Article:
When incorporating CHWs into care teams, it is critical that there is a clear vision for how these new care team members will be effectively integrated into the clinical workflow. Part of this is making sure that there is clarity around what they are accountable for, what their value add is, and to whom they are reporting to meet their identified objectives. Once the role of the CHW is elucidated, supervisors and clinical leadership should take the time to train members of the care team (e.g., nurses, social workers, clerks, etc.) on the role of the CHW, so they are aware of their role and responsibilities. This will also help care team members understand the purpose of a CHW, so they do not feel burdened or their work threatened. Finally, supervisors should actively work to preserve the role of the CHW. Being mindful of the prominence of their being in the community and the idea that their main locus should be the patient home (not the telephone or office) is key to making sure their role is preserved. This advocacy and support from supervisors will also help CHWs feel comfortable negotiating their role with other members of the care team.
What are key considerations for determining CHW caseloads?
The number of patients a CHW manages depends on: (1) the complexity of the patient population; and (2) the skill-level of the workforce. Since patients with many medical, social, and emotional needs will require more of a CHW’s time, if patients are more high risk, the CHW caseload should be lower. Conversely, if care teams are more experienced and interdisciplinary, the CHW can typically manage a greater caseload. Having a social worker, community resource specialist, and/or case worker on a team helps “lighten up” the CHW’s work, allowing CHWs more time to focus on the accompaniment and home visitation aspects of their work.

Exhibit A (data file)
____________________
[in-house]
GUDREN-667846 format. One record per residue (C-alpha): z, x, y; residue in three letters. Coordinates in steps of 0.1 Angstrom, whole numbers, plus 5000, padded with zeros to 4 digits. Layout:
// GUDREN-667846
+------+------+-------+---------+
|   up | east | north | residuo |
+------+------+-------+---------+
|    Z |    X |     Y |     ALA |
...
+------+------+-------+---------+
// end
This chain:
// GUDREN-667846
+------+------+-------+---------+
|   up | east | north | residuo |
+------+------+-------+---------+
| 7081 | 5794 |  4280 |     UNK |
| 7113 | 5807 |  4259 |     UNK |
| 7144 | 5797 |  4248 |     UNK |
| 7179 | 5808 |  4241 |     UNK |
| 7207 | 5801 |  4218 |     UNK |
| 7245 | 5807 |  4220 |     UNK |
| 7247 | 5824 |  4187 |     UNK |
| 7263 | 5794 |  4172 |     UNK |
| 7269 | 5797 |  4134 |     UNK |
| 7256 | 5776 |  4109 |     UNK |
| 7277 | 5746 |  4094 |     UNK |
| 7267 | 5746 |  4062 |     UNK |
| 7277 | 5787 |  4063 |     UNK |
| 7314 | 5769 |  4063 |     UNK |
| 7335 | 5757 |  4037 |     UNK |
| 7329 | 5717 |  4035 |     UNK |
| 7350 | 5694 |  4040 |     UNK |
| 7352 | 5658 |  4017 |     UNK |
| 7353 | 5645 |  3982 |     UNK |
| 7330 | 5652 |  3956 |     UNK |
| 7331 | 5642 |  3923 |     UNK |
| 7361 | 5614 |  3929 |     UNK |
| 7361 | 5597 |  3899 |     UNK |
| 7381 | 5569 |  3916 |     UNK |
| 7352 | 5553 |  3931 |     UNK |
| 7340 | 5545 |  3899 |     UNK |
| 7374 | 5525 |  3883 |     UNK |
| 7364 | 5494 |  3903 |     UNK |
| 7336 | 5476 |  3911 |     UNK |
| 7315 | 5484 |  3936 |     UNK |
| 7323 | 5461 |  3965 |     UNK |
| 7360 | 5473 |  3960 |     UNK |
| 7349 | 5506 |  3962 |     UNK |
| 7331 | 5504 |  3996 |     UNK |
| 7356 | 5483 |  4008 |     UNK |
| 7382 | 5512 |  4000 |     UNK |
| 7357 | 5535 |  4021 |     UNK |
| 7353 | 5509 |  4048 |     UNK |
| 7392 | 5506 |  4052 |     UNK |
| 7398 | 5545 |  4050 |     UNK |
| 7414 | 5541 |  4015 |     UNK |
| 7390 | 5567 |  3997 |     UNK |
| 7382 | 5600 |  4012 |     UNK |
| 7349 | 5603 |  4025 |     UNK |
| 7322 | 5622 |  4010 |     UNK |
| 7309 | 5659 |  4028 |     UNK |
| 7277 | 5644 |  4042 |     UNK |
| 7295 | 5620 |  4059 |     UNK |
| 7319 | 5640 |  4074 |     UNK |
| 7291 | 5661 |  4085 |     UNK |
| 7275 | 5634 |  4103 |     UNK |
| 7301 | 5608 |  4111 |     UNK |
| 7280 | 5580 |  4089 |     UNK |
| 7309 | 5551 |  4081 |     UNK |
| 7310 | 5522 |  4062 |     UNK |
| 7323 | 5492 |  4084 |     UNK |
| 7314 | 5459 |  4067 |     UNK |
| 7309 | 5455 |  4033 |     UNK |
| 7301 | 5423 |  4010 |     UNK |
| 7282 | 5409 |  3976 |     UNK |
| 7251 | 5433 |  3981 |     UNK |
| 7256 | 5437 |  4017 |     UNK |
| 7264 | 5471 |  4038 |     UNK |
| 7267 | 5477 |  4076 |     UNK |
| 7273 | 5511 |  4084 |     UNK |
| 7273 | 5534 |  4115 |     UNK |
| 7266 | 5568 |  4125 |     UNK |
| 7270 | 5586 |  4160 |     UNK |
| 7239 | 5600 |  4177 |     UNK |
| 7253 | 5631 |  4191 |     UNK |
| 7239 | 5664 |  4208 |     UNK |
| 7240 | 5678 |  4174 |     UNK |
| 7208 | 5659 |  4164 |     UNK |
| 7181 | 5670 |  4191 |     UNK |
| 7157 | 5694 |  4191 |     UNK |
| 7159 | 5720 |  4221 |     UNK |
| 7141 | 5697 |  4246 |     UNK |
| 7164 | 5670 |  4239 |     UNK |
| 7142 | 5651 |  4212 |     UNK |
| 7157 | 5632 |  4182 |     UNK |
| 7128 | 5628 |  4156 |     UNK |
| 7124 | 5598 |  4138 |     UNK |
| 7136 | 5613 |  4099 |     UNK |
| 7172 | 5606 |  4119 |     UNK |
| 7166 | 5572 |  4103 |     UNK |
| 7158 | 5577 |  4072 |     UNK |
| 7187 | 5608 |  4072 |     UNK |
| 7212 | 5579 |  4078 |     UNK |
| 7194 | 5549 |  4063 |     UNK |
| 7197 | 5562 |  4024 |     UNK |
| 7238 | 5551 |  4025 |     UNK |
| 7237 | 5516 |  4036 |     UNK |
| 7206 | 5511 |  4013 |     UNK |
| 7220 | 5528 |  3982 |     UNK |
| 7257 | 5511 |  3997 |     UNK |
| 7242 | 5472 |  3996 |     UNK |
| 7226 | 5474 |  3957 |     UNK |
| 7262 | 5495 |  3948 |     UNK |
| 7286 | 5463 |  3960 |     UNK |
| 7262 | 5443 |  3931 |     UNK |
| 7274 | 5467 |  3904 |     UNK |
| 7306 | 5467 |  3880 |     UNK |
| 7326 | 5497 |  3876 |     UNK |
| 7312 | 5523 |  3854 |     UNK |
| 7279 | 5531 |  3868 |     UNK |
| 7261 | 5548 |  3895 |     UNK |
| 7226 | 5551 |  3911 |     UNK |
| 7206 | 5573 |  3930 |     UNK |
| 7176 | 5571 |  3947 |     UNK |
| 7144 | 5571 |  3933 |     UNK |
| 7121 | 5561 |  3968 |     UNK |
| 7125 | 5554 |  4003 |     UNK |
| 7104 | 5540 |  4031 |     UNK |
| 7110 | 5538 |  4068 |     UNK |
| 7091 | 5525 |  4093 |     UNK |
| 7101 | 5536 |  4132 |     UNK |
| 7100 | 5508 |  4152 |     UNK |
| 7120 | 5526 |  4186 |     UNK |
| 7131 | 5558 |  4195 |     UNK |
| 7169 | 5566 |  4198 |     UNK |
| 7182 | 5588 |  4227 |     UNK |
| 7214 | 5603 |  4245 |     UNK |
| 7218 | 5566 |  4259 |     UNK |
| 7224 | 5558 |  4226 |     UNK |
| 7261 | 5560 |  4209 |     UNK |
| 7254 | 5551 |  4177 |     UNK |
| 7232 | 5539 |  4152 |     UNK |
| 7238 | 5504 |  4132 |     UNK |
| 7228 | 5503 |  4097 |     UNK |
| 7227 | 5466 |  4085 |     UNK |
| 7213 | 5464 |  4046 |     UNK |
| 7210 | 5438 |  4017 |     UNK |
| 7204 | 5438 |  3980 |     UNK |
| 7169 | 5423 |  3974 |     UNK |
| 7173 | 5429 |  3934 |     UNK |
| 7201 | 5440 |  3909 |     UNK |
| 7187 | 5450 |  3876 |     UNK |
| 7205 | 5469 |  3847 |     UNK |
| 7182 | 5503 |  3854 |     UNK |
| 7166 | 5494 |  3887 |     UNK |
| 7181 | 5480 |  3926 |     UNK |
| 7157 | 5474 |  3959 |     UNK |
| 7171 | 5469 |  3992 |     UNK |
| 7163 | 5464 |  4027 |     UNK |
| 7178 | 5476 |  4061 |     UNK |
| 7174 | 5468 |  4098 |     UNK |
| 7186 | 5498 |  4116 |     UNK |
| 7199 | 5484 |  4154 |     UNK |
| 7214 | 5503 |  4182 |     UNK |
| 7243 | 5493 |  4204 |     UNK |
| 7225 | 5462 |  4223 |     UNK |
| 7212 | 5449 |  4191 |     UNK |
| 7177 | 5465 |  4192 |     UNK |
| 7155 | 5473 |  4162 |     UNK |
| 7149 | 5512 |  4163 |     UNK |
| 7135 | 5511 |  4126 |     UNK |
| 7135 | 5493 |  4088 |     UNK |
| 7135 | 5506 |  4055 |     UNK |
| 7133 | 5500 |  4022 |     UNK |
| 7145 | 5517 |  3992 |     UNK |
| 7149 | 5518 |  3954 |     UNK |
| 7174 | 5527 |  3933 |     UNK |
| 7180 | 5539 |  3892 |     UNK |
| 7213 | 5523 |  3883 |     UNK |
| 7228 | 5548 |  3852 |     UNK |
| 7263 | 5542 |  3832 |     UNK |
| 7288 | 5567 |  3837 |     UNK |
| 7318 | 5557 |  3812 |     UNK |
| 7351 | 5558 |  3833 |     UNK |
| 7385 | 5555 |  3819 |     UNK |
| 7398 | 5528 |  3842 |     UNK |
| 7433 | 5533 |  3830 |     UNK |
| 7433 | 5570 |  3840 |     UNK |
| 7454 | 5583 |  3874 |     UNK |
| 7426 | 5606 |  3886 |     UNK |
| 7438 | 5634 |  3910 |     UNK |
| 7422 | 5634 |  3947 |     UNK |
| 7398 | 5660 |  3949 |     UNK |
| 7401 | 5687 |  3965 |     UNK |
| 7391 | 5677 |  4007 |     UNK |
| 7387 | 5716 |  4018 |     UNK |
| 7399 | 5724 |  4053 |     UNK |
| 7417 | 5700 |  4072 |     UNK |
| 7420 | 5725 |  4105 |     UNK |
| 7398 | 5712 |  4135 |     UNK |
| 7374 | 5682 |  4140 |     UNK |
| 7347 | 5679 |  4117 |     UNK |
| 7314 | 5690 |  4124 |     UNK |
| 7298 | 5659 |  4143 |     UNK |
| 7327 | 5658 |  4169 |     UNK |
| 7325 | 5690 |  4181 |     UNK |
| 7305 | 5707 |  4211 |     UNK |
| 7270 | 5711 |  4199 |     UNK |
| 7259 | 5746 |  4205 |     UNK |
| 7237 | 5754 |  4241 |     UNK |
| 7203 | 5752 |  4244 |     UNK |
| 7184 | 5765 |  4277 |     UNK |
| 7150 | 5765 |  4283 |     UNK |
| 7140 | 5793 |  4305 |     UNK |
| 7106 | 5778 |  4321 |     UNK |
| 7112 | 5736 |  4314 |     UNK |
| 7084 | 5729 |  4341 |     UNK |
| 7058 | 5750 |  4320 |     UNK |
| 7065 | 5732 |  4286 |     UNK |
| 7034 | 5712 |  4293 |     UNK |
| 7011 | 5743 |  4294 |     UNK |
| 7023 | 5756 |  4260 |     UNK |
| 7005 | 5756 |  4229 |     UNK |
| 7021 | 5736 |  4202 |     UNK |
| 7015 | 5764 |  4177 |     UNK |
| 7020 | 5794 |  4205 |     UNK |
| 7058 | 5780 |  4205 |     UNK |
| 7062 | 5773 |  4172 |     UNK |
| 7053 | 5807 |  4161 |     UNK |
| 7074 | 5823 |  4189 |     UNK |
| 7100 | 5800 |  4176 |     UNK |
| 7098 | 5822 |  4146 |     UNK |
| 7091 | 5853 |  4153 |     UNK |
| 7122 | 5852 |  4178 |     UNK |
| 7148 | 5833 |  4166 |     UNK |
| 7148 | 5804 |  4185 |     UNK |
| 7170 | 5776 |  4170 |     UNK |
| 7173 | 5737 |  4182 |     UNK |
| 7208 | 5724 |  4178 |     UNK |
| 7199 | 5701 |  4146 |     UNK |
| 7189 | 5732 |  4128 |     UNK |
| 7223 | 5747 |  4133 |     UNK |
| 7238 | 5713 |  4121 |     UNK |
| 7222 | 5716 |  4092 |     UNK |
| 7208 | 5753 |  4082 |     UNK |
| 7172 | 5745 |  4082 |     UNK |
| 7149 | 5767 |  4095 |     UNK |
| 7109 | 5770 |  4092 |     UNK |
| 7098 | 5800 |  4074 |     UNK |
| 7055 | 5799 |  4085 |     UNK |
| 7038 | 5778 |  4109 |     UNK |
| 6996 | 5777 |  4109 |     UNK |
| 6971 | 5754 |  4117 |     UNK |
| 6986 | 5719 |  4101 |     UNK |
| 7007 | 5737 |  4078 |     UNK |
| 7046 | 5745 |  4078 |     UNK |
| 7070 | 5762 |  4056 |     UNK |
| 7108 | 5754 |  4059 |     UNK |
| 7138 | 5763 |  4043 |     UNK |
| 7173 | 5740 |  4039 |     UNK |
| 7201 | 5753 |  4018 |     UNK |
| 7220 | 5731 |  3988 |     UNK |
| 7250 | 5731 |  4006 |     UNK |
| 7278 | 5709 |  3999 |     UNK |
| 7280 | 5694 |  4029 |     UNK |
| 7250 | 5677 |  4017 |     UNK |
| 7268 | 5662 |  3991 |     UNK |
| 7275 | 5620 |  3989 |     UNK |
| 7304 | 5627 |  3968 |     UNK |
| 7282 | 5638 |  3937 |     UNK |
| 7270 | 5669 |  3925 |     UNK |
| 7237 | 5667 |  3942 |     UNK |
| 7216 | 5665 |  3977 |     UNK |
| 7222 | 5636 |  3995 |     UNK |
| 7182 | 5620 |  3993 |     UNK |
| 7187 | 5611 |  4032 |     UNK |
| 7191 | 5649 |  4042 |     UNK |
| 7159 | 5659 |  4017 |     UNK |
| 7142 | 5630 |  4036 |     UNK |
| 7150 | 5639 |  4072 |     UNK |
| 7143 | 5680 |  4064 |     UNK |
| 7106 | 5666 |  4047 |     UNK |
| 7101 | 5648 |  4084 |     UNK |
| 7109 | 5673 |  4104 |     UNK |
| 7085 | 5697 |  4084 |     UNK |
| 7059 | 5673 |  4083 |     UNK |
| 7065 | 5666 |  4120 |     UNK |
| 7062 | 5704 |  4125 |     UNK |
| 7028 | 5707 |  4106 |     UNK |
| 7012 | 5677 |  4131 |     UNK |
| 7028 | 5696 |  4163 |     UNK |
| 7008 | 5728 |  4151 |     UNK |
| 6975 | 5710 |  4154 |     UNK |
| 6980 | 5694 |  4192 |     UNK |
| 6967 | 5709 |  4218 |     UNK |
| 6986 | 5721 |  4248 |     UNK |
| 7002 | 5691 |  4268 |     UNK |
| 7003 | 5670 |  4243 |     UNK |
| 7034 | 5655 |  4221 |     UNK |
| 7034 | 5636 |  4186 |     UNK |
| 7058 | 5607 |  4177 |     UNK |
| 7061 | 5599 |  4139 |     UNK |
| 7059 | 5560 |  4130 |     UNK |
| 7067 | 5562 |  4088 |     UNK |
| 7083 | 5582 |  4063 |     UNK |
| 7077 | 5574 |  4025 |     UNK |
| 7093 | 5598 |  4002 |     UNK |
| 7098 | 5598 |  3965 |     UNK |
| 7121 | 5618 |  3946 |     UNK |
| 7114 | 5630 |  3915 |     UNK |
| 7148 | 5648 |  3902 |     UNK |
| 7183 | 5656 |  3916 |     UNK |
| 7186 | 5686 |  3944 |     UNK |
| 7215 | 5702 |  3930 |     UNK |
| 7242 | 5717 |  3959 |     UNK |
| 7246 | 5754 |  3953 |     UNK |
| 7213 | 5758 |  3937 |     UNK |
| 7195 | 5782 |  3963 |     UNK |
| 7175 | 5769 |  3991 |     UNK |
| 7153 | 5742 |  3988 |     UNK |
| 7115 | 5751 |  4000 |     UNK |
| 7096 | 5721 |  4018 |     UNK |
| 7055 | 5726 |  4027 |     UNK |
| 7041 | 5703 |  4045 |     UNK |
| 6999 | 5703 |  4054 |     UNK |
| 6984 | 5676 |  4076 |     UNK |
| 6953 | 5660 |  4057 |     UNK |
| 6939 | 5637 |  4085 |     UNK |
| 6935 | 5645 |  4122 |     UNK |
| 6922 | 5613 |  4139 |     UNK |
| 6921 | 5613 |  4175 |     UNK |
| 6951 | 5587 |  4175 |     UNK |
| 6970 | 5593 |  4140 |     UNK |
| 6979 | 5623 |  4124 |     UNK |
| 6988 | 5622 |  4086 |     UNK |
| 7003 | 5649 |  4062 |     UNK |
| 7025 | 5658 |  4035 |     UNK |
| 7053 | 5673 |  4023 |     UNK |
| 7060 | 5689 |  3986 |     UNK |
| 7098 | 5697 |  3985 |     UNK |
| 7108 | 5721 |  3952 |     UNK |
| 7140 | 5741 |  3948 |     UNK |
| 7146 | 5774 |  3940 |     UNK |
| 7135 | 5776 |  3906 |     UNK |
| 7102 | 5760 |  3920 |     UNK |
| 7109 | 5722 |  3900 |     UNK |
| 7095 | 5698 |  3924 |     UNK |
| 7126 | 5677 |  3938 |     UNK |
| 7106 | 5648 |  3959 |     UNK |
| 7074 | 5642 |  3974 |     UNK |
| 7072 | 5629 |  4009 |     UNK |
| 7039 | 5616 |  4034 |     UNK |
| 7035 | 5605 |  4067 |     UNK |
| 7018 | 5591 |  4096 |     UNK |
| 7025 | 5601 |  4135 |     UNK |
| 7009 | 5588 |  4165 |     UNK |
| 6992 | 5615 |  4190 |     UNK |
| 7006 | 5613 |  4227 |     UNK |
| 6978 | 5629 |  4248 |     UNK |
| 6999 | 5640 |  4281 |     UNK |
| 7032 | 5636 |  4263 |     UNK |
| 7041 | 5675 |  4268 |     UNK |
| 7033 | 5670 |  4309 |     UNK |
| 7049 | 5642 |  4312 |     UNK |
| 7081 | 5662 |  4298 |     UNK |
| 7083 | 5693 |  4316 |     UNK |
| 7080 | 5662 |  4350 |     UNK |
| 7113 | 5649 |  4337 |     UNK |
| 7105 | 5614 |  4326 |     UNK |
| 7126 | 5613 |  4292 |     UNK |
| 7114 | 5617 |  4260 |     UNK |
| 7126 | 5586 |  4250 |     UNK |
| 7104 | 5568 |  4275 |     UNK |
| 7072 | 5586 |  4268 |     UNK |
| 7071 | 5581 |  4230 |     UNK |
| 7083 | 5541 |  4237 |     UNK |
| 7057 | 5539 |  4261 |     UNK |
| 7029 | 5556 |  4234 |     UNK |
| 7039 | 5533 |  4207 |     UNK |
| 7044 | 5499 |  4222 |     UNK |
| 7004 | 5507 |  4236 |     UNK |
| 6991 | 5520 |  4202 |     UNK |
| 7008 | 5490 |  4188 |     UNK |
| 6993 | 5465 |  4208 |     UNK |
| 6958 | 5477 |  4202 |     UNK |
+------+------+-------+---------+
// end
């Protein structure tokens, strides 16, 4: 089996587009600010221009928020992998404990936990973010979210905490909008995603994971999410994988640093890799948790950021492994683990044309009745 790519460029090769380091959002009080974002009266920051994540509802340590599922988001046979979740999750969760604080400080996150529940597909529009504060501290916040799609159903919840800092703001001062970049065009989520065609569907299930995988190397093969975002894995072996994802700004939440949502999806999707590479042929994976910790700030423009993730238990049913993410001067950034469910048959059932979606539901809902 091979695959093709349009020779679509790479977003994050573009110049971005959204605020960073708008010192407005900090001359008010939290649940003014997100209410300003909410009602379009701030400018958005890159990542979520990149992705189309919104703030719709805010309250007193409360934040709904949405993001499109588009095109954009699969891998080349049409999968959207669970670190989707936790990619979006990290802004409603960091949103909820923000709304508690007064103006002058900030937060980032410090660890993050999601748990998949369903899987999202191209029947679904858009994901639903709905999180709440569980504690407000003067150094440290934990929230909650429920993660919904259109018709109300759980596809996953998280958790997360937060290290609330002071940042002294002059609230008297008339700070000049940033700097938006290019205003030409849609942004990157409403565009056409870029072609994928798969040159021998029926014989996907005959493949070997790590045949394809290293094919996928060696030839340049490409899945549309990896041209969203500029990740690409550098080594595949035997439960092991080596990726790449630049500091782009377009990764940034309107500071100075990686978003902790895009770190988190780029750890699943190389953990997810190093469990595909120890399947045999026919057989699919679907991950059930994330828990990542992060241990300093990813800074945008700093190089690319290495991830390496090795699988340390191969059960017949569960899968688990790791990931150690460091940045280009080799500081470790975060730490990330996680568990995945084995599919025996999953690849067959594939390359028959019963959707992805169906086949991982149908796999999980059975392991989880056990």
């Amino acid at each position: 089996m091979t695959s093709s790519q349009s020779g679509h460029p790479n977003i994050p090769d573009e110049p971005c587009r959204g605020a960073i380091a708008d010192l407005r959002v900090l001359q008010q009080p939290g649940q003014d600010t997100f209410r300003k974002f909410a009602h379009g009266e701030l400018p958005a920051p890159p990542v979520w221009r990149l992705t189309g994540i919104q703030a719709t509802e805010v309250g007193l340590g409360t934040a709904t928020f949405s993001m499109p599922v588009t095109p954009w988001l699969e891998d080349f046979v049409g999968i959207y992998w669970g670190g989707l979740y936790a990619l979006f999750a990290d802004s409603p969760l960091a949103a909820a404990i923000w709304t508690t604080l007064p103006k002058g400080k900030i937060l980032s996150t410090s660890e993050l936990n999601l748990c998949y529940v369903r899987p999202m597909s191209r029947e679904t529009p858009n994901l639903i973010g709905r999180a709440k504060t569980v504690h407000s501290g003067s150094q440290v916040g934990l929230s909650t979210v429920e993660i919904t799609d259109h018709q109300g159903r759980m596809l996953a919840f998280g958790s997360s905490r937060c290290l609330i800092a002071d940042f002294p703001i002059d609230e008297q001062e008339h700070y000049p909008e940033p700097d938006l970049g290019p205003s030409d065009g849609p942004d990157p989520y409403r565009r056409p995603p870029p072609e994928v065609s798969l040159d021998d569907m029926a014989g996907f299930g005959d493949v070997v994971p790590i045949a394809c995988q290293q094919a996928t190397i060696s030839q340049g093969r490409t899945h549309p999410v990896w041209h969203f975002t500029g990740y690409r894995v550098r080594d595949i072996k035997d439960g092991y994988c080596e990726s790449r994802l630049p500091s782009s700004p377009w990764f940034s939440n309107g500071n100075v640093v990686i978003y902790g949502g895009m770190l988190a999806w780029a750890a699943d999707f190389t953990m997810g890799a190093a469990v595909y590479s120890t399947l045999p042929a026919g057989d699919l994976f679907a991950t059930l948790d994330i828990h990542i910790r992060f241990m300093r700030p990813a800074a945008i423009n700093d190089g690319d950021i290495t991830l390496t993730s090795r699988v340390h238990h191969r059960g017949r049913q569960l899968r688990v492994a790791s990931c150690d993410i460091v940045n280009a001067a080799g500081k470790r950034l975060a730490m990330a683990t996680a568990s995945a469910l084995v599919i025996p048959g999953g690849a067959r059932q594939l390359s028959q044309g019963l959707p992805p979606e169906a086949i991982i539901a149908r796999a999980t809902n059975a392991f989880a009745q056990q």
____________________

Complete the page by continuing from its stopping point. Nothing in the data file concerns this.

What advice would you give to complex care providers for sustaining CHW programs?
There are two key parts to sustaining successful CHW programs. The first is maintaining leadership buy-in by making the business case for CHWs. While financial outcomes may not be achievable, particularly during the initial program phases, providers should consider other potential evaluation outcomes including health and health care delivery metrics, self-reported health, utilization (e.g., primary care, behavioral health, and emergency department), patient and provider satisfaction, and medication adherence.
The second and critical part to sustainability involves taking care of your workforce. No program — especially complex care management programs that are both emotionally and time intensive — can survive without engaged employees who feel respected and valued. CHWs should be supported in their current roles and have the opportunity to advance their careers. This can be accomplished by integrating wellness through huddles and cuddles, having an open door policy for supervisors, and creating flexibility in scheduling so CHWs can accommodate continuing education.